Those lucky gits at GameSpy have managed to get an interview with Valve's Doug Lombardi about Half-Life 2, which by now needs no introduction:

    GameSpy: Objects in the game are much more detailed, featuring a lot more than just static crates. How does all this play into the game?

    Doug Lombardi: What we've done is move from textures to materials when we get down to how we build things. In the old world, we would take a 2D texture, a piece of art, apply it to some polygons, and then it would just sit there in the world unless we wanted a very specific functionality on it. A set parameter would allow you to slide a crate (or not slide a crate).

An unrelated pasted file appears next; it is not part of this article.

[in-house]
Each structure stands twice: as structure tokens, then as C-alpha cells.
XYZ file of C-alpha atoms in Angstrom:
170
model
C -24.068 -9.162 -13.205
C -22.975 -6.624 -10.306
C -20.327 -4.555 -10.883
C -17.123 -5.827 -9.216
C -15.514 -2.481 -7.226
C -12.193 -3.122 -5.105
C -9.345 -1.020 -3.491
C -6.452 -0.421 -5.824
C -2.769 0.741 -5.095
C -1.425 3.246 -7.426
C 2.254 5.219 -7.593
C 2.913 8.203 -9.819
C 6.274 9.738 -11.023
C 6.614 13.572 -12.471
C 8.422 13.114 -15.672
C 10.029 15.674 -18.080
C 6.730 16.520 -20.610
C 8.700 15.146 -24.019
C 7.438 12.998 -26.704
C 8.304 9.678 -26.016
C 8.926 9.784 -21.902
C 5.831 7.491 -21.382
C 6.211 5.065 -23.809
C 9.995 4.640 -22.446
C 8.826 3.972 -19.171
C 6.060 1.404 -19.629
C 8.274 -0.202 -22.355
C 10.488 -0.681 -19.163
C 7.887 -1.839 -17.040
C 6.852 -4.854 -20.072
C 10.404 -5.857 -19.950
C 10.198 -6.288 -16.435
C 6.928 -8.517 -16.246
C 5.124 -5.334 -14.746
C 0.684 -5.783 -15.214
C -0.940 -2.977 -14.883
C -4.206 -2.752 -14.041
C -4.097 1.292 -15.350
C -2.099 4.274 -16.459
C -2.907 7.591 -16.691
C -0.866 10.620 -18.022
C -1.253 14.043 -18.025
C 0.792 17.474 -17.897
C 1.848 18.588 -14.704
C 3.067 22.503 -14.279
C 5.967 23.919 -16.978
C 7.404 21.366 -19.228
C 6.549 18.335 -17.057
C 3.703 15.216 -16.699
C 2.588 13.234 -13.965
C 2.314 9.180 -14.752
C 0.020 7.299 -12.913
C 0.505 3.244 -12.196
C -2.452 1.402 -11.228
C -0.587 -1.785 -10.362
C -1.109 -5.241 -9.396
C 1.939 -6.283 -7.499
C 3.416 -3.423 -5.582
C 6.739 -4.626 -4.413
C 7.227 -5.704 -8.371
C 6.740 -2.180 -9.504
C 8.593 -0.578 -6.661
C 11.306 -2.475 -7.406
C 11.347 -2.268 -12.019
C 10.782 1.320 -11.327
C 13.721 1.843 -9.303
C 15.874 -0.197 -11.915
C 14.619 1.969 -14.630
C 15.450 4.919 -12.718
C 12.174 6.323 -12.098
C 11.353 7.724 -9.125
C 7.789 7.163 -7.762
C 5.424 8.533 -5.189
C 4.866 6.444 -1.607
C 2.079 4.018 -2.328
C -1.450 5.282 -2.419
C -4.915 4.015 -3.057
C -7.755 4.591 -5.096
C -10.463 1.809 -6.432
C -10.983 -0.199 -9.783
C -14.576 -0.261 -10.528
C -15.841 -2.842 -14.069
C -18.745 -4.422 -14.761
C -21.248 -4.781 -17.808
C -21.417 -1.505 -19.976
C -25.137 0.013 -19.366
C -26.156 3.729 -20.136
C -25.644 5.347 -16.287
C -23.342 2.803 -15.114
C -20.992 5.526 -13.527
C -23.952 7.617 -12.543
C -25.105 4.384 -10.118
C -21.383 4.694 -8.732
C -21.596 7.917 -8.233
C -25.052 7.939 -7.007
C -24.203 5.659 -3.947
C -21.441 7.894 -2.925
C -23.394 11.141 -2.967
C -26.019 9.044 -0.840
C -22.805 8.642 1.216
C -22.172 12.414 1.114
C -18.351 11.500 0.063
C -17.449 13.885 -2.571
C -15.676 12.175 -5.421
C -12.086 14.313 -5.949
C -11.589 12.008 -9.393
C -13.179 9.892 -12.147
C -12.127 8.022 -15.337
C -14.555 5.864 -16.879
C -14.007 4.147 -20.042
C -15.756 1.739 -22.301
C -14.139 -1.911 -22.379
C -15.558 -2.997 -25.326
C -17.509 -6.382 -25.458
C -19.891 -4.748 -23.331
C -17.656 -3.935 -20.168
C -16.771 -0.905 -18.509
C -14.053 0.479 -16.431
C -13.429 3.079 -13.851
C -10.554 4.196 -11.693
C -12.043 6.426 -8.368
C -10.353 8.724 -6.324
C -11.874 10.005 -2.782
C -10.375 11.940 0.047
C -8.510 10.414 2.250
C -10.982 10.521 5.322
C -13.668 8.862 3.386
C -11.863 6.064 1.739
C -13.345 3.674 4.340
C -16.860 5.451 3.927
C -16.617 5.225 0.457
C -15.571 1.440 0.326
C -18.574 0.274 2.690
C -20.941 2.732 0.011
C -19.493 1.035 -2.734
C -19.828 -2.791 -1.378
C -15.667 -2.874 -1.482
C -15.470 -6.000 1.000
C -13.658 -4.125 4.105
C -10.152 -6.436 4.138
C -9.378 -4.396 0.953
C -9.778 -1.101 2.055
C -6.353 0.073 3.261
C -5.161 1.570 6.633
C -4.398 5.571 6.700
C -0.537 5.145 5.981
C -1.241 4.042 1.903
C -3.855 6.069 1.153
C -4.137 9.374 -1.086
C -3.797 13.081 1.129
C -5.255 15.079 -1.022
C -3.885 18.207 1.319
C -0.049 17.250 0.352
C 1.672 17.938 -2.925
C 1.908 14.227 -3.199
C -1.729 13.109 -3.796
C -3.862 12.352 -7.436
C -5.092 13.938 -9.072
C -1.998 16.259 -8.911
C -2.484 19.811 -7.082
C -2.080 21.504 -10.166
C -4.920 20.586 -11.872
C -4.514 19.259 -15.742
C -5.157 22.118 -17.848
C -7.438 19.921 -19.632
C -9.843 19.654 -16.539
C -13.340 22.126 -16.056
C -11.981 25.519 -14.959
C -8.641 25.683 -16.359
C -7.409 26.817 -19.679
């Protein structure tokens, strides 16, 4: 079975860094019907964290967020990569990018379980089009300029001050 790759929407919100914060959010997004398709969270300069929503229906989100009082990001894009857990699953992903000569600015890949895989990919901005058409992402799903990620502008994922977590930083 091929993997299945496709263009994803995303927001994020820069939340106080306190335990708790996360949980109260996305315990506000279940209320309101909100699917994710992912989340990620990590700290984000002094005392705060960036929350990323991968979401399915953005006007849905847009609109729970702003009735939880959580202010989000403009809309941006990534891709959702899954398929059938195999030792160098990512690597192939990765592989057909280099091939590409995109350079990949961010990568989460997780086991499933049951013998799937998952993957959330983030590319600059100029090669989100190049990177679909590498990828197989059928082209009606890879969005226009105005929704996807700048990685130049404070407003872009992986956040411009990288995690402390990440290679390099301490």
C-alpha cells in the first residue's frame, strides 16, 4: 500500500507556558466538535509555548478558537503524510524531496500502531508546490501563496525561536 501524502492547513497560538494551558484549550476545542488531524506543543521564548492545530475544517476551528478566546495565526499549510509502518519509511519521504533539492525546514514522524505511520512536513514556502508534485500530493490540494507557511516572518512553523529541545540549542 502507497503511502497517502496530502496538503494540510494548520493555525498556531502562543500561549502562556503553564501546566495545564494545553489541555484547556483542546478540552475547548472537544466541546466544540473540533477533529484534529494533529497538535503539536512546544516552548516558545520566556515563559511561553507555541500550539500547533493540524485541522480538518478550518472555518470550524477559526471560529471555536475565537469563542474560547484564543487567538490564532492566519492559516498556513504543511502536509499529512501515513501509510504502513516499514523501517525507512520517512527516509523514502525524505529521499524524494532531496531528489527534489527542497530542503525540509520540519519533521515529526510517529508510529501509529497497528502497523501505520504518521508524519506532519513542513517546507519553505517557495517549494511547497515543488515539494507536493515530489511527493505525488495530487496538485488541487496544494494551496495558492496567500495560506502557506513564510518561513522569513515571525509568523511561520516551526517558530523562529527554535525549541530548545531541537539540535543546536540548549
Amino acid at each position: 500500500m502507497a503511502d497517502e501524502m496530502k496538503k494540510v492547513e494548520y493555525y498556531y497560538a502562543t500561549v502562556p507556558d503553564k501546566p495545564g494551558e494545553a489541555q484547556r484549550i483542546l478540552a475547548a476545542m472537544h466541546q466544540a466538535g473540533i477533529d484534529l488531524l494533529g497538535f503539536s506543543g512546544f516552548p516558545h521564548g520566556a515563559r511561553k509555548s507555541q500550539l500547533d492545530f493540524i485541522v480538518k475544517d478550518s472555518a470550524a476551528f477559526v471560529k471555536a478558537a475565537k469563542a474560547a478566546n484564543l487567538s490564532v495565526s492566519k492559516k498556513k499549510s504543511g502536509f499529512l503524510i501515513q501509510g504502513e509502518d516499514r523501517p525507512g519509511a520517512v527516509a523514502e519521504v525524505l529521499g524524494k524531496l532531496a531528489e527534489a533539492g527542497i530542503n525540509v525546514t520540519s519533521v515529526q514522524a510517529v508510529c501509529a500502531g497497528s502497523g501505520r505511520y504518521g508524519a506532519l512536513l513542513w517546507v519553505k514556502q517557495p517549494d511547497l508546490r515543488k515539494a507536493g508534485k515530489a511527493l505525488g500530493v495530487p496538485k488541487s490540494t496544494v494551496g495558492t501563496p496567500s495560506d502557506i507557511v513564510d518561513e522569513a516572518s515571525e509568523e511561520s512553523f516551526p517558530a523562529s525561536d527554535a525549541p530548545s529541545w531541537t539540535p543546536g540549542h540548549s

In Half-Life 2, we've moved from textures to materials so everything that used to be a texture, whether it is wood or metal or whatever, has properties assigned to it for weight, consistency, etc. that all physical objects would have. So what you have is that a bottle or a crate or a barrel sort of take on all of these properties and allows the player, and non-player characters, to manipulate these objects. Things that you thought were safe to hide under or behind are no longer so because they can be blown apart, moved, or what have you.

    All objects in the world can be used for alternative gameplay solutions as well. It also keeps players on their toes because they aren't safe in places that they thought they would be.